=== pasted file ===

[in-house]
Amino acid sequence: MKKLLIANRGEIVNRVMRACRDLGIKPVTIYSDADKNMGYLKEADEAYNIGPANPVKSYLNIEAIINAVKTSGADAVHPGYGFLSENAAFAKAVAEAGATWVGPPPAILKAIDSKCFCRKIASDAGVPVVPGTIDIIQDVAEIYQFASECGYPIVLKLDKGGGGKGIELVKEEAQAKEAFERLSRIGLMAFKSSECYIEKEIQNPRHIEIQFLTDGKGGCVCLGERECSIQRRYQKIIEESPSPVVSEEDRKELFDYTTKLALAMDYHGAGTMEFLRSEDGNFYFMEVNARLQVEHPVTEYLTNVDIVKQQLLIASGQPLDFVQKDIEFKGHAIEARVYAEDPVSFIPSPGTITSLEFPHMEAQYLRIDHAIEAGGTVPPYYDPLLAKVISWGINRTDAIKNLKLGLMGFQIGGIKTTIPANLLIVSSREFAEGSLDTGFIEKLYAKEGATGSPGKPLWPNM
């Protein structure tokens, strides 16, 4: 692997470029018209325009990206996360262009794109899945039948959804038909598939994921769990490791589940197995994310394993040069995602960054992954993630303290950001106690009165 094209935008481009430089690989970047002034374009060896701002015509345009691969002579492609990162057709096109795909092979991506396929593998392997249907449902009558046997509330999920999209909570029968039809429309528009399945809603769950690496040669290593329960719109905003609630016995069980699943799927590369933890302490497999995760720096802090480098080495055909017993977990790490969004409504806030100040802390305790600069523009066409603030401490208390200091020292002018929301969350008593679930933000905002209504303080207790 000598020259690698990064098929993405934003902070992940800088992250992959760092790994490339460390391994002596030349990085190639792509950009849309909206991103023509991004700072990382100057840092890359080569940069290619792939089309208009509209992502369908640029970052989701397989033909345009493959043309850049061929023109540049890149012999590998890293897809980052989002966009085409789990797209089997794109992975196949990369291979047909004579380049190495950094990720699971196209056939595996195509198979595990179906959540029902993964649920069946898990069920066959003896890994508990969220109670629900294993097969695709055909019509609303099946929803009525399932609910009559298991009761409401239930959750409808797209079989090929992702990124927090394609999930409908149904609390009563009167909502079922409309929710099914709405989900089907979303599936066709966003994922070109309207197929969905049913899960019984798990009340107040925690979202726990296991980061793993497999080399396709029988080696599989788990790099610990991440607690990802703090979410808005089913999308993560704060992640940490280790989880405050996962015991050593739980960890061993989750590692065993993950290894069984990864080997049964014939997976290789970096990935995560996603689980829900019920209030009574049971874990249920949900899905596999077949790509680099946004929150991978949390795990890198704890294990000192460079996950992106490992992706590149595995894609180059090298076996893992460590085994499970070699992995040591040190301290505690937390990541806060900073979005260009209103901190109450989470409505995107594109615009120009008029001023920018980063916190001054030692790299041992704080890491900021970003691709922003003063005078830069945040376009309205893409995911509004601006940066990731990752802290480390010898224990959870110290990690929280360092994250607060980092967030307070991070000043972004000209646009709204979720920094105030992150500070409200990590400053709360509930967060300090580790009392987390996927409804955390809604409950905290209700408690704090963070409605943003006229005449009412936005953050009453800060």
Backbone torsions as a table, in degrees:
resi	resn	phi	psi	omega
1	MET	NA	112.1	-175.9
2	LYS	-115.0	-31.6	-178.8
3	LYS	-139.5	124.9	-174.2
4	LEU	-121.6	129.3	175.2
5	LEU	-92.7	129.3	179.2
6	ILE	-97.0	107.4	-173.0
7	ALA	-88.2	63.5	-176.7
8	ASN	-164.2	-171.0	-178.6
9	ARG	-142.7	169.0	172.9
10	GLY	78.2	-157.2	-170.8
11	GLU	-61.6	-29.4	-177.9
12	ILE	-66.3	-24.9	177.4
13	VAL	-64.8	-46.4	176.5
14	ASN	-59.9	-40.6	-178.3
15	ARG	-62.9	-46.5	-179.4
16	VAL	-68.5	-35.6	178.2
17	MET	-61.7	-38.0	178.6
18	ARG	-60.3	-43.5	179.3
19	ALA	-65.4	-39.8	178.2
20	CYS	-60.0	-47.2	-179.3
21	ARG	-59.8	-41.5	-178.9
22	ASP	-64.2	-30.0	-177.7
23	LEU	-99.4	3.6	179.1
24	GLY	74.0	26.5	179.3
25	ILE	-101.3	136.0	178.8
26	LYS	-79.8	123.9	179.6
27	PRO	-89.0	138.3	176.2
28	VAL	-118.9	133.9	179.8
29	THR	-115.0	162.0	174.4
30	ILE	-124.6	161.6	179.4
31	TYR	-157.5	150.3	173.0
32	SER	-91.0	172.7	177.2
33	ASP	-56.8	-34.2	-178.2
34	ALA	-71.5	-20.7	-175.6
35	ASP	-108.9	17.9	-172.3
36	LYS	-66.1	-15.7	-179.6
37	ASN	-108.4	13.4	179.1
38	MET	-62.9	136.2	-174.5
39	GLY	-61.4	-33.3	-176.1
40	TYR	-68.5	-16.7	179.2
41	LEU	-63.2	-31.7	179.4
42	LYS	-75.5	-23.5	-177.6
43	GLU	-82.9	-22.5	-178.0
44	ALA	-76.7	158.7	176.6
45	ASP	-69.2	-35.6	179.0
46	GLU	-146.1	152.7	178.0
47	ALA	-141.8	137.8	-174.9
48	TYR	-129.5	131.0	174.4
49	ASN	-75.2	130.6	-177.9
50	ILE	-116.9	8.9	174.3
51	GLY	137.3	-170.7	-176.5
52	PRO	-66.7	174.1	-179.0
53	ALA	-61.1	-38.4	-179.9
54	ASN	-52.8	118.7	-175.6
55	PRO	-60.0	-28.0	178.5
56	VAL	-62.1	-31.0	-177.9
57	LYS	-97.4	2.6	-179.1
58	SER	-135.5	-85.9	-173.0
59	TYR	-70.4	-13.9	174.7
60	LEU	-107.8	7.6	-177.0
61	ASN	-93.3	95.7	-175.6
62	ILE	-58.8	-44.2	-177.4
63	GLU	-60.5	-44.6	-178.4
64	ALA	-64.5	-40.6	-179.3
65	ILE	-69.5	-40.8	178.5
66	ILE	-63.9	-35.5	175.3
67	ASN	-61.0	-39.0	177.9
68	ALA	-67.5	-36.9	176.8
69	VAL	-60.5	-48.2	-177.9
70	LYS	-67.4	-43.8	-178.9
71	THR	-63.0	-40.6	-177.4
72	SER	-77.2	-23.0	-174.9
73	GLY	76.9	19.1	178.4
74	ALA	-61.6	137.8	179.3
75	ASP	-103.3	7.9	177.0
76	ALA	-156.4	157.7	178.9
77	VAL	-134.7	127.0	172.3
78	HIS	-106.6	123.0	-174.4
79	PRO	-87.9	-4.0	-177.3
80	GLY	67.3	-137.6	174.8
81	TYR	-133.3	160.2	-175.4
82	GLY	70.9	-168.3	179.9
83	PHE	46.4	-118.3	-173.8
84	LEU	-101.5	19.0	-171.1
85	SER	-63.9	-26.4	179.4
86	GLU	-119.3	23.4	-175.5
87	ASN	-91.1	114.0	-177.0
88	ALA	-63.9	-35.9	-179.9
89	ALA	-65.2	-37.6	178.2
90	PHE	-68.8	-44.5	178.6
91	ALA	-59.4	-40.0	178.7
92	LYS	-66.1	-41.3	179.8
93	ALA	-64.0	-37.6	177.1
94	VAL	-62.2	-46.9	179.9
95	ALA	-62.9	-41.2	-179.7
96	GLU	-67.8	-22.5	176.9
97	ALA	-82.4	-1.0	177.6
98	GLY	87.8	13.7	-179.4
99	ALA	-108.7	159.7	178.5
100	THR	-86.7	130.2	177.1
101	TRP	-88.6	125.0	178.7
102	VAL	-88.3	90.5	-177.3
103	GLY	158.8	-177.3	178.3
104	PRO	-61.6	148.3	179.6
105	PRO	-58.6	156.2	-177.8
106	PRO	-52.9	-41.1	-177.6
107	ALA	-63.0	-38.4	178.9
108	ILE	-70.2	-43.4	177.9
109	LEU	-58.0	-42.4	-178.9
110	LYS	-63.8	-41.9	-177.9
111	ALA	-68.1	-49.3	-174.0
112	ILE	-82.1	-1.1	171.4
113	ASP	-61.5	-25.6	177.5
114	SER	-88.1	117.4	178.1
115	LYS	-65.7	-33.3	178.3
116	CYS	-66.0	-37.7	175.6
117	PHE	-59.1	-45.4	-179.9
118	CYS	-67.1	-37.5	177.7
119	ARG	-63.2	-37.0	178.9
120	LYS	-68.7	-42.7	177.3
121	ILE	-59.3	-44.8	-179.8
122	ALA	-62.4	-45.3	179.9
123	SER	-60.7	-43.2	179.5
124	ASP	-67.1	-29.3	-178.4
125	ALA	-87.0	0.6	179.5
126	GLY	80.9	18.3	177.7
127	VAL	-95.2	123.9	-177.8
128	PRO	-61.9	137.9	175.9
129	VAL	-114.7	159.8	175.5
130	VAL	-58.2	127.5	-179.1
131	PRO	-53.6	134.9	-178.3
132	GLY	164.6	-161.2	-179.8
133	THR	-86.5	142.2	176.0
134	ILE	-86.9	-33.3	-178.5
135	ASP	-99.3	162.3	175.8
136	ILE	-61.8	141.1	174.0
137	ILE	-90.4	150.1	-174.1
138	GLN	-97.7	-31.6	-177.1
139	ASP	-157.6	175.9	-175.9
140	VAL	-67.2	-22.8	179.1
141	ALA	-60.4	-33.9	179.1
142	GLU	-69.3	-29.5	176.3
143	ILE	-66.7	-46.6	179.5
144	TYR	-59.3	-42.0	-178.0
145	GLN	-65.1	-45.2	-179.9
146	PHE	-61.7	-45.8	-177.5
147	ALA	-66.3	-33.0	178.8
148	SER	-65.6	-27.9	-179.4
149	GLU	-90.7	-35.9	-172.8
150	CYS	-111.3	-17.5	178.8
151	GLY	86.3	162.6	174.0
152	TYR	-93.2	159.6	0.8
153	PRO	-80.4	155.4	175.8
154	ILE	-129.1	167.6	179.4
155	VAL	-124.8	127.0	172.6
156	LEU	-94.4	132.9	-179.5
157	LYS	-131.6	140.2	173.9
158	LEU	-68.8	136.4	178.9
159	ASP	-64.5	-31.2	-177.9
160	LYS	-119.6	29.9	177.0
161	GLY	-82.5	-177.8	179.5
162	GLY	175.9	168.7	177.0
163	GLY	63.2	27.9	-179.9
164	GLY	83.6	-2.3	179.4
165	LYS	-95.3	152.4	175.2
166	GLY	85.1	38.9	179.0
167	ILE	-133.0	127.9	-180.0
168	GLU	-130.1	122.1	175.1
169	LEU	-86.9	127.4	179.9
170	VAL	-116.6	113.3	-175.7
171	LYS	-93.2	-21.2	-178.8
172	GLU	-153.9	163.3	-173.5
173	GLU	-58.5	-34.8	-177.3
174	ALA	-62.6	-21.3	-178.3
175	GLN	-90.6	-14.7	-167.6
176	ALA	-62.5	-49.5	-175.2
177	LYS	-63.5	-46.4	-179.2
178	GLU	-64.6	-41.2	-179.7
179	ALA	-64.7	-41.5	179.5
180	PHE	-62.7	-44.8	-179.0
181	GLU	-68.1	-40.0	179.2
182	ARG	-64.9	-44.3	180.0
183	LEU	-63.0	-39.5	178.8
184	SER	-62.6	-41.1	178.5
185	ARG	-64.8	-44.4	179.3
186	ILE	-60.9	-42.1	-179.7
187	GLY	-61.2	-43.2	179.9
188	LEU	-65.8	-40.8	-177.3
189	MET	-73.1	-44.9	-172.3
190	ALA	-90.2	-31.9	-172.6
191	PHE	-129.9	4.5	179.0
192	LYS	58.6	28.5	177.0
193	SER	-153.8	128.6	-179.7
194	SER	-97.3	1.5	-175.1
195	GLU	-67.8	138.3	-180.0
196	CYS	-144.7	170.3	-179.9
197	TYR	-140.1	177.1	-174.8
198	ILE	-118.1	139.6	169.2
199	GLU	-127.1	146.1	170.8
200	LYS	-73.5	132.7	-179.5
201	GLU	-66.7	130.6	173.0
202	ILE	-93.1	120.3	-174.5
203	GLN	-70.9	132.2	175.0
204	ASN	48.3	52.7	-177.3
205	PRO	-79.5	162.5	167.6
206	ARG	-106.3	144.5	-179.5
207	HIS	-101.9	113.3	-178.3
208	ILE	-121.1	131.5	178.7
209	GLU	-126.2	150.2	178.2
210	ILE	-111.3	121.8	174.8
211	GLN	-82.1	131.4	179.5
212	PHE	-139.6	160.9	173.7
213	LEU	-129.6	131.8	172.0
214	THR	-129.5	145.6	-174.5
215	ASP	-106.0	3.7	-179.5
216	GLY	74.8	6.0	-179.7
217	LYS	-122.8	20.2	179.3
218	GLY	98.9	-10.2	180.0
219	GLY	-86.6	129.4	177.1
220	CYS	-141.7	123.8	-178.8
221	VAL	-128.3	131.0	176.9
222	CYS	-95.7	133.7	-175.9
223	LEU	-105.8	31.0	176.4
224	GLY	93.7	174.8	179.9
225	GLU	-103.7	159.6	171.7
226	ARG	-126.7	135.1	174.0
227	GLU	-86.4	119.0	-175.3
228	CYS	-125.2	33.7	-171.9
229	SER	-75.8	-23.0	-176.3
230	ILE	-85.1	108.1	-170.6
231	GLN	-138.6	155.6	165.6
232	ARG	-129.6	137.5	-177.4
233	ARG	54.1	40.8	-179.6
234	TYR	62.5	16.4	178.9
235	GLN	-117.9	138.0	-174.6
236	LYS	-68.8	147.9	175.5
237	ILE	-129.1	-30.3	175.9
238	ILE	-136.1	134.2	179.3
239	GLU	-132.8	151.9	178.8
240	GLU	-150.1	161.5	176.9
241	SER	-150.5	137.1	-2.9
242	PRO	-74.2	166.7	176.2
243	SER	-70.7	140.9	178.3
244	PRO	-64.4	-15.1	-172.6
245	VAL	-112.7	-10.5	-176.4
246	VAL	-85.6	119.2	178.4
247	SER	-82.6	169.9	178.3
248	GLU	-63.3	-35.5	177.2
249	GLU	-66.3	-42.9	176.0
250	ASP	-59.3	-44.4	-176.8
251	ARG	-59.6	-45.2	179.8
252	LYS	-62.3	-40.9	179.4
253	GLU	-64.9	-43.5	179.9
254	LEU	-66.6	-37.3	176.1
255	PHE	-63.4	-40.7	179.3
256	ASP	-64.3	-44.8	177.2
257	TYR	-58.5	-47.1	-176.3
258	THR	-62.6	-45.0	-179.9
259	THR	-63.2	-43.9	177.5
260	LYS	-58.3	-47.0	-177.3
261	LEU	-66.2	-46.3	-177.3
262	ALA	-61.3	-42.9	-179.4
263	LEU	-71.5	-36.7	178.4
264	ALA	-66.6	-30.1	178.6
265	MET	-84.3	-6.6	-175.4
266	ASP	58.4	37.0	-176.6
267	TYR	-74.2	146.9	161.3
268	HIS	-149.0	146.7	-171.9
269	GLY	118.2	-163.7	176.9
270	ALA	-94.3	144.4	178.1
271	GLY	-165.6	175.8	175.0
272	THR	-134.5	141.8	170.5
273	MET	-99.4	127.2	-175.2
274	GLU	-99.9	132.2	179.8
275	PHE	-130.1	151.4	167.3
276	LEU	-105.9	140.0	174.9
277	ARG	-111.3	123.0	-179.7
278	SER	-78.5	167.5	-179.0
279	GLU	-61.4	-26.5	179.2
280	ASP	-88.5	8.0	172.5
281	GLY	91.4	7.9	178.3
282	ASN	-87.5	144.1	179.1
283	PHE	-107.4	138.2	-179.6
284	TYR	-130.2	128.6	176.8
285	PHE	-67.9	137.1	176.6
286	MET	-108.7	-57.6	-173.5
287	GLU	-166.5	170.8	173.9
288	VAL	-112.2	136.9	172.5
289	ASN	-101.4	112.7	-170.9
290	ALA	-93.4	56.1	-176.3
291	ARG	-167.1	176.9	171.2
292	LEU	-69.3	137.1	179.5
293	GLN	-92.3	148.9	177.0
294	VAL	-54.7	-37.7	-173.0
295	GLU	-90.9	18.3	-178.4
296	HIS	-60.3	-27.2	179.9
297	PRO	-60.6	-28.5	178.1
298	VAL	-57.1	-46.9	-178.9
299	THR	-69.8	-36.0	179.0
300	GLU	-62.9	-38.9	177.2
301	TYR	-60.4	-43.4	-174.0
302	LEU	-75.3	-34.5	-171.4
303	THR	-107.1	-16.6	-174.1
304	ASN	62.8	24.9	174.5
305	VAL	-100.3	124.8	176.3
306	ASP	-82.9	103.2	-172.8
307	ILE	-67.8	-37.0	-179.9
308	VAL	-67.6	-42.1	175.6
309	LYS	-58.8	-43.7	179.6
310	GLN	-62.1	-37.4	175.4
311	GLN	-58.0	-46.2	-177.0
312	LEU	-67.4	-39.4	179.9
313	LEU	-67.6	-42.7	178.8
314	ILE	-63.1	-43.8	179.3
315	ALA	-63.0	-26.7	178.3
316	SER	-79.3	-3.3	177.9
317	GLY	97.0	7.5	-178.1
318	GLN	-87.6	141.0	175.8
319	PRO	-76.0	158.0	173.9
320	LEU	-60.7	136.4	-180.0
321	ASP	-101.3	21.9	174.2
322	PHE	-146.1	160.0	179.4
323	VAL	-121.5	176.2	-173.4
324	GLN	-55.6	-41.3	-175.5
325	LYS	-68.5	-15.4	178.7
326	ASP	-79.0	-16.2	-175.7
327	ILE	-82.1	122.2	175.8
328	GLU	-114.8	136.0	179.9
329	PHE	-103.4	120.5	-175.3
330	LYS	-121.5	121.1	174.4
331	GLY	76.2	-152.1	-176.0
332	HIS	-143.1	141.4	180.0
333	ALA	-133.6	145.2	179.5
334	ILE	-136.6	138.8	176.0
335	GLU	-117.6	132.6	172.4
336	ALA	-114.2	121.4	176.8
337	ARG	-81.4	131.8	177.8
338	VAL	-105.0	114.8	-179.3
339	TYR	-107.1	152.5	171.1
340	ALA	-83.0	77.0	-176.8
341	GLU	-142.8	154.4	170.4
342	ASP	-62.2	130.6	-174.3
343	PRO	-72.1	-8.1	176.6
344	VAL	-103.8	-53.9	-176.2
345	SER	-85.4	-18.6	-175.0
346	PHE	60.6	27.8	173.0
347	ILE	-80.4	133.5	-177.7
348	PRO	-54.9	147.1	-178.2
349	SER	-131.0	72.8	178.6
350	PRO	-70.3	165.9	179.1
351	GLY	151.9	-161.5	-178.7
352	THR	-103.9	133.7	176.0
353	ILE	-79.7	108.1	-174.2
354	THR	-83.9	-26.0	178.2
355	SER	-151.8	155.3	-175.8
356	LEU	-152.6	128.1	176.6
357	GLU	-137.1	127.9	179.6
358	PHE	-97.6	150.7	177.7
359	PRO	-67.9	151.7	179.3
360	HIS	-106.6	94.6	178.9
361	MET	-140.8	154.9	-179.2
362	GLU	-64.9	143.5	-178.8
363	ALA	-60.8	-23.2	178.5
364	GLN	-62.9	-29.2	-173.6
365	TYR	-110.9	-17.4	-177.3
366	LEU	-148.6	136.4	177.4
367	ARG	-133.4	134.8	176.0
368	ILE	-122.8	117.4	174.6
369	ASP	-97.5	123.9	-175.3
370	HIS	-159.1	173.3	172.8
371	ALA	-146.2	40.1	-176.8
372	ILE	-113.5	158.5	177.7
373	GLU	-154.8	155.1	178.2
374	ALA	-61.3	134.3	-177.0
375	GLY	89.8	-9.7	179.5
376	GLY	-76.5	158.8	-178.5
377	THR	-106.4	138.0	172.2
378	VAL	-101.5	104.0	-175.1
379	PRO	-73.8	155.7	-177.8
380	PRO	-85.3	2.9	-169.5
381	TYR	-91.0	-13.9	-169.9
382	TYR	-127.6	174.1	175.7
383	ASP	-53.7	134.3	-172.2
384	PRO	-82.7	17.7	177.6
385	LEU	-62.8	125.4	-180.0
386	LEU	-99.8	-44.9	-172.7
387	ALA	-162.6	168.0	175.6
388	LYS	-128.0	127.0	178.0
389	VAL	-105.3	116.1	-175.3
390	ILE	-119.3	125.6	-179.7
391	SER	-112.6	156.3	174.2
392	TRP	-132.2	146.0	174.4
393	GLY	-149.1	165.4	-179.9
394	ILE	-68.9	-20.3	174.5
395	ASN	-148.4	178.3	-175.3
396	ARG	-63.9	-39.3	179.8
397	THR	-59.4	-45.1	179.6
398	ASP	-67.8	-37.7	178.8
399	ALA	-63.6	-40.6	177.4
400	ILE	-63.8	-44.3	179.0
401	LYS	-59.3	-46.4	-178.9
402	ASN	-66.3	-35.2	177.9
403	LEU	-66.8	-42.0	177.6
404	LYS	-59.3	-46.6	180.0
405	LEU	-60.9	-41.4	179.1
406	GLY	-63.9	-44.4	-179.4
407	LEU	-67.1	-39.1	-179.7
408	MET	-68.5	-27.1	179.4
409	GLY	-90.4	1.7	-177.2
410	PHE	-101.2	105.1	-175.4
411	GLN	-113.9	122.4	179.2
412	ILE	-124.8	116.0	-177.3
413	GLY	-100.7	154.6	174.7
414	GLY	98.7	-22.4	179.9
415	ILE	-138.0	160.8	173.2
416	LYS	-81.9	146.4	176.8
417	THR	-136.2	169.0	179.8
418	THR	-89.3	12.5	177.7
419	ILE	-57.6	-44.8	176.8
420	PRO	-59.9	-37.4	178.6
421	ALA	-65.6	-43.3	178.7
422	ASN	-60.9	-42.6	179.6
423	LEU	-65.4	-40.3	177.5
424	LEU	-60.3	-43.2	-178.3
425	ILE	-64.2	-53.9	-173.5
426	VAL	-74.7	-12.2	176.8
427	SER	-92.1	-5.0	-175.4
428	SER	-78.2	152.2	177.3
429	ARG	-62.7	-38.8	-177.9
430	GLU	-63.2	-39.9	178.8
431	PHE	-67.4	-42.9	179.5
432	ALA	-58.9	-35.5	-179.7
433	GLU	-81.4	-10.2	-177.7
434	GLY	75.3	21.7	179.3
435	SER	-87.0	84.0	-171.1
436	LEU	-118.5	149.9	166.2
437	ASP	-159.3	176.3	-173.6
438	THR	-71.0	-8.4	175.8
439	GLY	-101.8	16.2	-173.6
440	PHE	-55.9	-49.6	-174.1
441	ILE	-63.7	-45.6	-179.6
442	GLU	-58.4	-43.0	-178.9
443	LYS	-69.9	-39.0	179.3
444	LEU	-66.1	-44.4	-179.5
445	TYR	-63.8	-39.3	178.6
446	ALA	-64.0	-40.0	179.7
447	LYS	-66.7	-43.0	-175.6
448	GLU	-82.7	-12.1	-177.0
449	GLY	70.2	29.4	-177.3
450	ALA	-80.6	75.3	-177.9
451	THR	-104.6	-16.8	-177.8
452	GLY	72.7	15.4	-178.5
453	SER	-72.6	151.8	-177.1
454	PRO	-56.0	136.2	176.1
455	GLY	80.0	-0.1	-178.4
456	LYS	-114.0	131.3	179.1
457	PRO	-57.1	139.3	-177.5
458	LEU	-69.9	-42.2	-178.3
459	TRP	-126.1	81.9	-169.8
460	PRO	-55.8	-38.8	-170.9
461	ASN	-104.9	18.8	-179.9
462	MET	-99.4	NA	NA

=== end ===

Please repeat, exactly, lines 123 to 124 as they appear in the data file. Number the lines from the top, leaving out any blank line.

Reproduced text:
118	CYS	-67.1	-37.5	177.7
119	ARG	-63.2	-37.0	178.9